17th July 2014 In 1961 I started working at the The National Film Theatre. The Co-Chief projectionist was Alf Francis. He came from Essex and was always cheerful. He was crazy about film, amazingly perceptive, practical and blessed with a wonderful Cockney sense of humour. On the day I began work we decided to try and make a film and along with fellow-projectionist Neville Walker we spent our Sunday mornings shooting the B&W film 'A Few Days', shot on a 16mm Bolex with Alf as cameraman. It was eventually to be programmed by the NFT and purchased by the British Film Archive. The support and experience I gained from this encouraged me to venture into the larger worlds of professional music and cinema. Alf remained a friend for the rest of his life and I was honoured to play the organ at his funeral at the request of his wife Anthea,

Yeovil crematorium chapel

4th October 2013 As part of the festival and 75th birthday celebrations, Howard Blake introduces (in German) a programme of projected film excerpts featuring his film scores, Filmkunsttheater Metropol, Dusseldorf 7.30pm Die Filmmusik von Howard Blake Vortrag von und mit Howard Blake in deutscher Sprache mit Filmausschnitten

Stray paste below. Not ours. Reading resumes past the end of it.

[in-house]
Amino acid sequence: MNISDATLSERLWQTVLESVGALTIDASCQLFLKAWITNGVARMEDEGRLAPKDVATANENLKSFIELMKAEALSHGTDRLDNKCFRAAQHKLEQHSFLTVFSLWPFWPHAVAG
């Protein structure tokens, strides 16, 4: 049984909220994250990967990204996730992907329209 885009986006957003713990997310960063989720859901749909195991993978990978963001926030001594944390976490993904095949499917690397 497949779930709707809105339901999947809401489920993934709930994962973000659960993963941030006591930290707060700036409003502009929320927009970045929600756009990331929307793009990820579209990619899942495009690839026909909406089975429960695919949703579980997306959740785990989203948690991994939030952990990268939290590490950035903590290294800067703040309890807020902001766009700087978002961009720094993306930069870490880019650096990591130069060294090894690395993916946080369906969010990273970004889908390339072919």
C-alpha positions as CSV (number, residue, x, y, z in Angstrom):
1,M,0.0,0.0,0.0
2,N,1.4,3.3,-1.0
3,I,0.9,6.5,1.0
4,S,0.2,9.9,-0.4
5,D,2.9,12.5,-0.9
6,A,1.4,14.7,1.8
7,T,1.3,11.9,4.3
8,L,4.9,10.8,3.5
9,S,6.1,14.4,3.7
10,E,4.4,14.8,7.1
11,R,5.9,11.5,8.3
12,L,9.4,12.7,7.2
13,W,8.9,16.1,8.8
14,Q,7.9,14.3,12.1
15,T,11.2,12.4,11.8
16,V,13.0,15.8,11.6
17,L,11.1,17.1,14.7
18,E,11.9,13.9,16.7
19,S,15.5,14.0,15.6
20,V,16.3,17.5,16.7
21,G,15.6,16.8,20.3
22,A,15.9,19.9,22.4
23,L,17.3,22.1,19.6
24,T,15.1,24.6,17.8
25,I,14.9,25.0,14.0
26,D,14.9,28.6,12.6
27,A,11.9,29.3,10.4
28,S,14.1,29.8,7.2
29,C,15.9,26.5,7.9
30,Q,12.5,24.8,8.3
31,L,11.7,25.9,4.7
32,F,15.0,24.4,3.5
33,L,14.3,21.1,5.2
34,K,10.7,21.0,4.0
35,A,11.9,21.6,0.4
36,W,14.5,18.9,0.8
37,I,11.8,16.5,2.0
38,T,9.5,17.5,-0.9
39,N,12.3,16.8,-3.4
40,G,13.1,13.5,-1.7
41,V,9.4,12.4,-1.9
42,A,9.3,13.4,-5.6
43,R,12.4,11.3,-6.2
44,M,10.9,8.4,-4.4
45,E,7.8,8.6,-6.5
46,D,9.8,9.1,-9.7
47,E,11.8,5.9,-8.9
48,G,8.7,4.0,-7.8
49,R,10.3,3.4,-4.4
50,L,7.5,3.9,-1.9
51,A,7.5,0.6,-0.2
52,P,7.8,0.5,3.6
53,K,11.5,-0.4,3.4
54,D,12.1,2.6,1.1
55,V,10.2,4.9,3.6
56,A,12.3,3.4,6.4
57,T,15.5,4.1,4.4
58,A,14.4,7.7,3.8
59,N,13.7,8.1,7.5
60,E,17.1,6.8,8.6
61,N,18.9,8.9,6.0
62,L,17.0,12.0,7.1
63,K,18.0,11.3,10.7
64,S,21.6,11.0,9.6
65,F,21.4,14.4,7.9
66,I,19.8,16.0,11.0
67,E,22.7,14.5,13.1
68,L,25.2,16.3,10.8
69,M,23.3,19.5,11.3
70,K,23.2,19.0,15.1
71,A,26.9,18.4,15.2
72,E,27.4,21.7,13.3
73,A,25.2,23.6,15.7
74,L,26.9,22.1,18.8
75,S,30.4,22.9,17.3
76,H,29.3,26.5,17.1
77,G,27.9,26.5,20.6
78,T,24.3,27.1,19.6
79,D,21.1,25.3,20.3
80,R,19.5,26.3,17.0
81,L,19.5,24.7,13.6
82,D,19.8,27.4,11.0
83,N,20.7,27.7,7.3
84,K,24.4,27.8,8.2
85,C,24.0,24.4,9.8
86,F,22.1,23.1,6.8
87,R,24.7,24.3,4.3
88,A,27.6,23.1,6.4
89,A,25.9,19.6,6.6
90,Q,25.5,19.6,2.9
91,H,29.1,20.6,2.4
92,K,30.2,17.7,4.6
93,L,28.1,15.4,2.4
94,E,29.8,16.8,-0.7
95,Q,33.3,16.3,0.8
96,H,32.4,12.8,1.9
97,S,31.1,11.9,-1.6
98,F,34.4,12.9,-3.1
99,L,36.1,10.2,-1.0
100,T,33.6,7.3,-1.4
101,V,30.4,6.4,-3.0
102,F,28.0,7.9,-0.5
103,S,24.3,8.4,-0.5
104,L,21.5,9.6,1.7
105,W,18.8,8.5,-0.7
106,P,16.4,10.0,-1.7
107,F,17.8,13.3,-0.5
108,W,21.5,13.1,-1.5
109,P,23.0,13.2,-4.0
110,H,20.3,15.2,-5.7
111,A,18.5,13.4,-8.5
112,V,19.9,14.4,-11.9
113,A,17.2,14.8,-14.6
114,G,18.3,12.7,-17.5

Related Works


'TRIO FOR FLUTE CLARINET AND PIANO' op.25 (January 1964)
A Trio In Three Movements derived from the music of Howard's film 'A few days'
'PIANO TRIO NO.2' op.524 (2001)
Concert piece in 3 movements, an arrangement of the trio for flute, clarinet and piano (op.25) from the film 'A Few Days'
'TRIO FOR FLUTE, VIOLA AND PIANO' op.524A (January 2001)
Concert piece in 3 movements - an arrangement of the trio for flute, clarinet and piano (op.25)
'TRIO FOR FLUTE, CELLO AND HARP' op.559 (September 2005) (Audio Sample Available)
Concert piece in 3 movements - an arrangement of the trio for flute, clarinet and piano (op.25)
'TRIO FOR FLUTE, CLARINET AND HARP' op.598 (May 2009)
Concert piece in 3 movements - an arrangement of the trio for flute, clarinet and piano (op.25)

Related Autobiography Chapters


'Variations on a theme of Bartok', Howard Ferguson, and violinist Miles Baster (1958)
The National Film Theatre and the filming of 'A Few Days' (1962)
Playing the piano for a living (1964)
Vladimir Ashkenazy records my piano music for Decca (2013)